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“One must have a mind of winter/To regard the frost and the boughs/Of the pine-trees crusted with snow;//And have been cold a long time/To behold the junipers shagged with ice,/The spruces rough in the distant glitter//Of the January sun; and not to think/Of any misery in the sound of the wind,/In the sound of a few leaves,//Which is the sound of the land/Full of the same wind/That is blowing in the same bare place//For the listener, who listens in the snow,/And nothing himself, beholds/Nothing that is not there and the nothing that is.”
Wallace Stevens, “The Snow Man” (1921)1
Wallace Stevens (1879-1955) is remembered as an important American modernist poet, but he spent his days (when he was not scribbling poems in his notebooks) drafting legal contracts as an insurance company attorney. In “The Snow Man,” he dramatizes human consciousness confronting the external world in language that is deceptively simple. There is nothing simple, however, about Stevens’ portrayal of human consciousness.2 His description of the world as “Nothing that is not there and the nothing that is” serves as a vivid emblem, not only of what men see when they look outside themselves, but of what they see when they look at the modern global financial system. This system is one in which value is wholly dependent on policy that is obviously unsustainable and financial instruments are little more than electronic bytes. Moreover, the survival of the system is wholly reliant on these bytes freely circulating around the world. The fragility of the external world and the complexity of human consciousness are overwhelming characteristics of the systems on which human life depends.Virtually every conversation with a conscientious investor today includes an acknowledgement that central banks’ massive stimulus efforts will end in tears. Unfortunately, nobody can specify when the tears will start flowing. In his new book, Antifragile, Nassim Nicholas Taleb argues that “it is much easier to understand if something is harmed by volatility – hence fragile – than try to forecast harmful events, such as these oversized Black Swans.”3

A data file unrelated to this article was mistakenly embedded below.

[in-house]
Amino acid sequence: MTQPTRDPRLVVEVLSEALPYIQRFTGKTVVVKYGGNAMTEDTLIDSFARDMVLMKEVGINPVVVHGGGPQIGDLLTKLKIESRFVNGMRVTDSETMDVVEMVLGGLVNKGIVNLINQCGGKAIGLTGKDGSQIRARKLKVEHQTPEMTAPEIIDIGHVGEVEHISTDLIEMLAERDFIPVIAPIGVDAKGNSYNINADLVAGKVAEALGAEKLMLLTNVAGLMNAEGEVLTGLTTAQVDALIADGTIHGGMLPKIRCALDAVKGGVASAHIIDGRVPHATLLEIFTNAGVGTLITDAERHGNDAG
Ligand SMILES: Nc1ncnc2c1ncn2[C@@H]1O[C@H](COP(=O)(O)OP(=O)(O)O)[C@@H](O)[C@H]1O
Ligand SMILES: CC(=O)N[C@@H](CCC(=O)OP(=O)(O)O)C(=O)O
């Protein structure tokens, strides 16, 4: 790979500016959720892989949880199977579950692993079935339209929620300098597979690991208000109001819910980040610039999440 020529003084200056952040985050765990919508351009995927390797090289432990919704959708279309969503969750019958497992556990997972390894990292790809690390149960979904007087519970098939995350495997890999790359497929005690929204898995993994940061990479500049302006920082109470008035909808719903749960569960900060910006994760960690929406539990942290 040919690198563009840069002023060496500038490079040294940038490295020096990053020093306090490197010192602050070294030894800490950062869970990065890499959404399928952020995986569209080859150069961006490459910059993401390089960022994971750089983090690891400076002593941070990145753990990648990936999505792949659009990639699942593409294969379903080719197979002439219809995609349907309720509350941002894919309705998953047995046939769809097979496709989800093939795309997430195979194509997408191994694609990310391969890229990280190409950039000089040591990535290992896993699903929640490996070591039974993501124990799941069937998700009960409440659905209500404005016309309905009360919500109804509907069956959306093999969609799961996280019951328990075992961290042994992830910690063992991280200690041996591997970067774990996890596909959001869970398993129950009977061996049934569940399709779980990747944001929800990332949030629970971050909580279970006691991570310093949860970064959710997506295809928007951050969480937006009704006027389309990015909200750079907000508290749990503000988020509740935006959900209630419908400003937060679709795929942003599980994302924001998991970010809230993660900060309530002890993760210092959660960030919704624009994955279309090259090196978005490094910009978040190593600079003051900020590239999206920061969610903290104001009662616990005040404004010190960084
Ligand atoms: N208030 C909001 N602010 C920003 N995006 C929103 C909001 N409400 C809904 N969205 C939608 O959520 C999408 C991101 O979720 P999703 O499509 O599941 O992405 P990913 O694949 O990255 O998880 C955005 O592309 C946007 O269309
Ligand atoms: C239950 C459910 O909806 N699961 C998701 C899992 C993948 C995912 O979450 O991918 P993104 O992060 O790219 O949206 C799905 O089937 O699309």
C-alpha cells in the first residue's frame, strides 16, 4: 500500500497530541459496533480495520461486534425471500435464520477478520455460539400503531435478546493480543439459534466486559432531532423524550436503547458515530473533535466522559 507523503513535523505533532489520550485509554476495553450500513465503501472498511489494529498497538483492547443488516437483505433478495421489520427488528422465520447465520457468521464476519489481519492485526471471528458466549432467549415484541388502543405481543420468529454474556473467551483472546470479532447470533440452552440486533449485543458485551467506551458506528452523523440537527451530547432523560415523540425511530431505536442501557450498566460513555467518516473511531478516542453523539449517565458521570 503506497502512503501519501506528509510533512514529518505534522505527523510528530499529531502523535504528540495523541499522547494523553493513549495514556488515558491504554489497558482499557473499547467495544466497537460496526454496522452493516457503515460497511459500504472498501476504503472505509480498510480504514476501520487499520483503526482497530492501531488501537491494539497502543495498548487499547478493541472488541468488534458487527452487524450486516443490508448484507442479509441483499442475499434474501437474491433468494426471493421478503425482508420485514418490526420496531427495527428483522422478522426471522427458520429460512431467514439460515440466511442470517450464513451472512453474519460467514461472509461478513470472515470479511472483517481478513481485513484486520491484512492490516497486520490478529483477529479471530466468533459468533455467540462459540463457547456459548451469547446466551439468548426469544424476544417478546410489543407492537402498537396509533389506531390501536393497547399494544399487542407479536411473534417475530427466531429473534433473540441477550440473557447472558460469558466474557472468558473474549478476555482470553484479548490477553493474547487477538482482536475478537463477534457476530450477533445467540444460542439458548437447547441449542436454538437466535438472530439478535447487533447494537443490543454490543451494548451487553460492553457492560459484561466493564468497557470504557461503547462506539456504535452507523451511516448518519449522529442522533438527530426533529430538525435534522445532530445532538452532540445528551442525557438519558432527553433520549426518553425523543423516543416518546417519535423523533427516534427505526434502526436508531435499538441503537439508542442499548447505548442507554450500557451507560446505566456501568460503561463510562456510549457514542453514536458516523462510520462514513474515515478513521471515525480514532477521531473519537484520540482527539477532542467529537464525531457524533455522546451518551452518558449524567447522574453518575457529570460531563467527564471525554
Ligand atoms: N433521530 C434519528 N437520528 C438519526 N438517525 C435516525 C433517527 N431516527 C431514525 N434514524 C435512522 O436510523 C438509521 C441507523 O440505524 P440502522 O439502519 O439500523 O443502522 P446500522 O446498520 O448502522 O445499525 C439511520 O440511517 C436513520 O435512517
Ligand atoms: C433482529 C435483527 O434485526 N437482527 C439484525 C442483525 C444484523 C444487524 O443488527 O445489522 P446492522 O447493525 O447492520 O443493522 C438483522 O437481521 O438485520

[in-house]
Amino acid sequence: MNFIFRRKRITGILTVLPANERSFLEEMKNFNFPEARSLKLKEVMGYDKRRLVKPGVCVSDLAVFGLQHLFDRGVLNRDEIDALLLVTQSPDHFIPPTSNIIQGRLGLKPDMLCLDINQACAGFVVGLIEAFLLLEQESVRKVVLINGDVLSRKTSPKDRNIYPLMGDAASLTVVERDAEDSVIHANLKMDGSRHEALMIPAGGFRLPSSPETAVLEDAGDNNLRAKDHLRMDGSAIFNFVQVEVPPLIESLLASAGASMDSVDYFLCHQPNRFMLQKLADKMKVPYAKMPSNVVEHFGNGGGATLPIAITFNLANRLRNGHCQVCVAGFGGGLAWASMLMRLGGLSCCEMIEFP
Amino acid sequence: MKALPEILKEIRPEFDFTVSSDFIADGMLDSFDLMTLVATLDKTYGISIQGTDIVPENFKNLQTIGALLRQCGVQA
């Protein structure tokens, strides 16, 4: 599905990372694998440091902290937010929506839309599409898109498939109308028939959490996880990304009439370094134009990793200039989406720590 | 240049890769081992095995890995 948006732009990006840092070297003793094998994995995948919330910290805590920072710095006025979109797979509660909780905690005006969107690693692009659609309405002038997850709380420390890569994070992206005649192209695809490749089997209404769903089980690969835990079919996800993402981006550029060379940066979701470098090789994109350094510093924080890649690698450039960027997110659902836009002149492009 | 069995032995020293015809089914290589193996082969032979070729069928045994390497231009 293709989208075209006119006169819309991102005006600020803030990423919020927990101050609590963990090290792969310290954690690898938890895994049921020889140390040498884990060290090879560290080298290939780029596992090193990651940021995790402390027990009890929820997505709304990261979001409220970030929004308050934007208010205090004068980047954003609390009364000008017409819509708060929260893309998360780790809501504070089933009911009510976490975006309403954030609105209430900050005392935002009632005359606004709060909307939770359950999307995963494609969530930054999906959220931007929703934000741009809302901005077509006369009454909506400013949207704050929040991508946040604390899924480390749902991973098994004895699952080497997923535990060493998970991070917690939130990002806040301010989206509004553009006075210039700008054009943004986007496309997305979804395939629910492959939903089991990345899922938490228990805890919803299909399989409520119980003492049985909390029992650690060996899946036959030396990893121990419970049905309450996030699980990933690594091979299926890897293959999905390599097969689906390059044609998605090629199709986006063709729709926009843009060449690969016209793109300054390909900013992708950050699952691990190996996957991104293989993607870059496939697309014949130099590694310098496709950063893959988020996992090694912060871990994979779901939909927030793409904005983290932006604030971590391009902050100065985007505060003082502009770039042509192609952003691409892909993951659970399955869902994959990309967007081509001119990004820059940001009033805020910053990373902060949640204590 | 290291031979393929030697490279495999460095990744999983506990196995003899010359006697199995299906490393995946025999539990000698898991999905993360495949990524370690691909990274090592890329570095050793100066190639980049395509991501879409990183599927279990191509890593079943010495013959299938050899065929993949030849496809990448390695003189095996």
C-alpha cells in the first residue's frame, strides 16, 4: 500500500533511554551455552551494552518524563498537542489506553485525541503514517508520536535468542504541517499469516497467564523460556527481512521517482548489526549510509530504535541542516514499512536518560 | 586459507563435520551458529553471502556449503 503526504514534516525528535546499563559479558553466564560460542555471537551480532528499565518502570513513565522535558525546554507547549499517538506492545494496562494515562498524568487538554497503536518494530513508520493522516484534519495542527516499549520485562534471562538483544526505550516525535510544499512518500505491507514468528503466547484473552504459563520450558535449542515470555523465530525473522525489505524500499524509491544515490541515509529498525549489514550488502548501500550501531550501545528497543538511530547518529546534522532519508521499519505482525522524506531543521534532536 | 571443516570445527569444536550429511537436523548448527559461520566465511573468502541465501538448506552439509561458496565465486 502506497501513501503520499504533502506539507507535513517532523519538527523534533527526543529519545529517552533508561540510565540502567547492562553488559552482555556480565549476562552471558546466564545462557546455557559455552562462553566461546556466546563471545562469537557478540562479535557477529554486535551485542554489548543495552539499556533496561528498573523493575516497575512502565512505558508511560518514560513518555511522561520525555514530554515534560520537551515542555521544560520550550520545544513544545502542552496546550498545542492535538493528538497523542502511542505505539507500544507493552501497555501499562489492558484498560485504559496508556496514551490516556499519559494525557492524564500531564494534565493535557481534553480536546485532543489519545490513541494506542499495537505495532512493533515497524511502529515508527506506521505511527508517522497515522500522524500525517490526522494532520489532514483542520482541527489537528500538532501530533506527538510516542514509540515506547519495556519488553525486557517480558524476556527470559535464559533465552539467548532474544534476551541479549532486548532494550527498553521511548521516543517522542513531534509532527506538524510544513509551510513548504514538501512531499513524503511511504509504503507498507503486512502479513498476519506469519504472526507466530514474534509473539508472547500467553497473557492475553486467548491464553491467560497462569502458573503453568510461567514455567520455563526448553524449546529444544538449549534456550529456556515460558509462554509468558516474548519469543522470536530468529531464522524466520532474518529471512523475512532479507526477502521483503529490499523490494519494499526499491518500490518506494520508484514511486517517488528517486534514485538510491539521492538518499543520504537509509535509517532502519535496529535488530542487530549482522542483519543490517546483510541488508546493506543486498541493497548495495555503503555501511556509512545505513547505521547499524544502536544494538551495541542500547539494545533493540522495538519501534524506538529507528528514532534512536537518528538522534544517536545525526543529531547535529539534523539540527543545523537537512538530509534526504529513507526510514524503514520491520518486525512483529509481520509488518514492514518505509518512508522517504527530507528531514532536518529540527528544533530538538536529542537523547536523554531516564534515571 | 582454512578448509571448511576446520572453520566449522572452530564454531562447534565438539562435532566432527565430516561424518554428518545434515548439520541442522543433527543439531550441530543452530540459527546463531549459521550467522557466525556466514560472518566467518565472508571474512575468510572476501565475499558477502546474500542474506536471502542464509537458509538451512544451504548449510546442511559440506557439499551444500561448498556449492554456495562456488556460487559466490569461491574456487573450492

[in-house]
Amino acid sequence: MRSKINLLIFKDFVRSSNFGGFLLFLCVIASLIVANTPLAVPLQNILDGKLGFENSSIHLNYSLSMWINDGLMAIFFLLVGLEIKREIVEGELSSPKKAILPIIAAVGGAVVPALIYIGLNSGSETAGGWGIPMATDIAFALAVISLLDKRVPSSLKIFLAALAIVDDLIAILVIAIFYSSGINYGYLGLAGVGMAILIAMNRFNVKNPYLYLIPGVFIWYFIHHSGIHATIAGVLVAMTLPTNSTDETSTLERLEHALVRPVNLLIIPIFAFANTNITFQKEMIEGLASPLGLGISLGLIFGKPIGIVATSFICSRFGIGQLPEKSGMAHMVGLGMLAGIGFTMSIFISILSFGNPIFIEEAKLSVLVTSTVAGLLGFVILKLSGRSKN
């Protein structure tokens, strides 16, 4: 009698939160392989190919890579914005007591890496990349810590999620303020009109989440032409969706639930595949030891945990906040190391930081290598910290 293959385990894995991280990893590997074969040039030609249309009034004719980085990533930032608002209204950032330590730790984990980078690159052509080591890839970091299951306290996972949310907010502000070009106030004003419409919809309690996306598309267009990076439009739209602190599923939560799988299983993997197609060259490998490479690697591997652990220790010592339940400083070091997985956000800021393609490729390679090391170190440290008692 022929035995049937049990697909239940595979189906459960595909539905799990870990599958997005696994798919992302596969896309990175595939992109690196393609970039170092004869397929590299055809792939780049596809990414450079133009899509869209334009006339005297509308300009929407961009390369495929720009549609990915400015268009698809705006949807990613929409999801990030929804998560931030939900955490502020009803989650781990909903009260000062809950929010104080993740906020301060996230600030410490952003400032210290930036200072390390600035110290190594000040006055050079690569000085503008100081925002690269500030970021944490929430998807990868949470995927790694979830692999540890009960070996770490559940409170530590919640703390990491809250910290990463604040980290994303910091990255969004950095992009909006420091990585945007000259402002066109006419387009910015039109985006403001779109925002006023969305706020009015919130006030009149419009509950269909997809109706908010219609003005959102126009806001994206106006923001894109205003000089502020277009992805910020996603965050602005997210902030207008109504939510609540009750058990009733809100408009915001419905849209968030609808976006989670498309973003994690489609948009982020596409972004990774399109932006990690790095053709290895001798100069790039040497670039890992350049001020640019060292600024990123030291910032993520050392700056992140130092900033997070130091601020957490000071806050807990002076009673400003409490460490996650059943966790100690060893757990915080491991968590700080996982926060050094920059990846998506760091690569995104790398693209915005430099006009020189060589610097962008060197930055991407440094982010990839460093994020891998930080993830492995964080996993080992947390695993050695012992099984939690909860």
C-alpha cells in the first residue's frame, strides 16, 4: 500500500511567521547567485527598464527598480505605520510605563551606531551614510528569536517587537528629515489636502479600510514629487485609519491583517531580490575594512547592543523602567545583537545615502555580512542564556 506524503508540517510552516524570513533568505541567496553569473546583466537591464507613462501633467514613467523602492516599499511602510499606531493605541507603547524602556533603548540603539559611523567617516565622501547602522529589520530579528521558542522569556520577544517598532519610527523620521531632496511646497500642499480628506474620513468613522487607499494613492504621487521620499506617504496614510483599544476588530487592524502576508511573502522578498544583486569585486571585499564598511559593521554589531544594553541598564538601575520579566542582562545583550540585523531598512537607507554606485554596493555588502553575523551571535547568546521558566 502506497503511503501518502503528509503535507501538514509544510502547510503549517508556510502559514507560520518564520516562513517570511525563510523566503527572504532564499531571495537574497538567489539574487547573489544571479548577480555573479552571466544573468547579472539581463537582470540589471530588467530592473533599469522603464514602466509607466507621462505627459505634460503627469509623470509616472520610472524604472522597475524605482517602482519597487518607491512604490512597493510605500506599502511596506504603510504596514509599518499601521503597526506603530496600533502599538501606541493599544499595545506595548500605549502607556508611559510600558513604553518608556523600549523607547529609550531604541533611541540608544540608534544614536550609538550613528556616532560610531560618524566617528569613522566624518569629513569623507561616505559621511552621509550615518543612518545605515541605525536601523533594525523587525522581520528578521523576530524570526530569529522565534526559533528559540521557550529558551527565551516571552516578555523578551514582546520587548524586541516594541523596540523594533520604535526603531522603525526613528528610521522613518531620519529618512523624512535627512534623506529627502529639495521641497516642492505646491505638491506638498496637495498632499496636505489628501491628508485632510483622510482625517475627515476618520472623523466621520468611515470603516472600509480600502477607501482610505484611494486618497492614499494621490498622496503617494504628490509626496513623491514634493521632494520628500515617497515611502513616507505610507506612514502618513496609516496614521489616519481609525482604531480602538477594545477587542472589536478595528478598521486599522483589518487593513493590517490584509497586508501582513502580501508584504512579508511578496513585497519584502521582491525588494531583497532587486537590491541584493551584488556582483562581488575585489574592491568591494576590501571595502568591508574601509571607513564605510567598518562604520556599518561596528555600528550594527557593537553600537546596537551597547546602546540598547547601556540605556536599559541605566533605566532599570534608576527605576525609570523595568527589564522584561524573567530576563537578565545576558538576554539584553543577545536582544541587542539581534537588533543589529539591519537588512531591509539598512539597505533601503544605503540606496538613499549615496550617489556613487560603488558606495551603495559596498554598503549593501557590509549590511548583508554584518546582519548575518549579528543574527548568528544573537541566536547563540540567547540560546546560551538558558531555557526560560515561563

1. Wallace Stevens, The Palm at the End of the Mind: Selected Poems and a Play (New York: Vintage Books, 1972), p. 54. Double hash marks (//) denote stanza breaks and single hash marks (/) denote line breaks.
2. The poem moves from seeing (“regard the frost,” “behold the junipers”) to thought (“not to think/Of any misery”) to hearing (“the sound of the wind,” “the sound of a few leaves”) and then to a conflation of seeing and hearing (“the listener, who listens in the snow,/And nothing himself, beholds/Nothing that is not there…”). Using all of the tools of consciousness, man is “nothing himself” left beholding “Nothing that is not there and the nothing that is.” I have read this haunting poem hundreds of times since I first discovered it as a student at Brown in the late 1970s. Like other great works of art, its meaning grows with each successive encounter.
3. Nassim Nicholas Taleb, Antifragile: Things That Gain from Disorder (New York: Random House, 2012), pp. 12-13. I would urge everyone to read this important book, which is filled with valuable insights on virtually every page.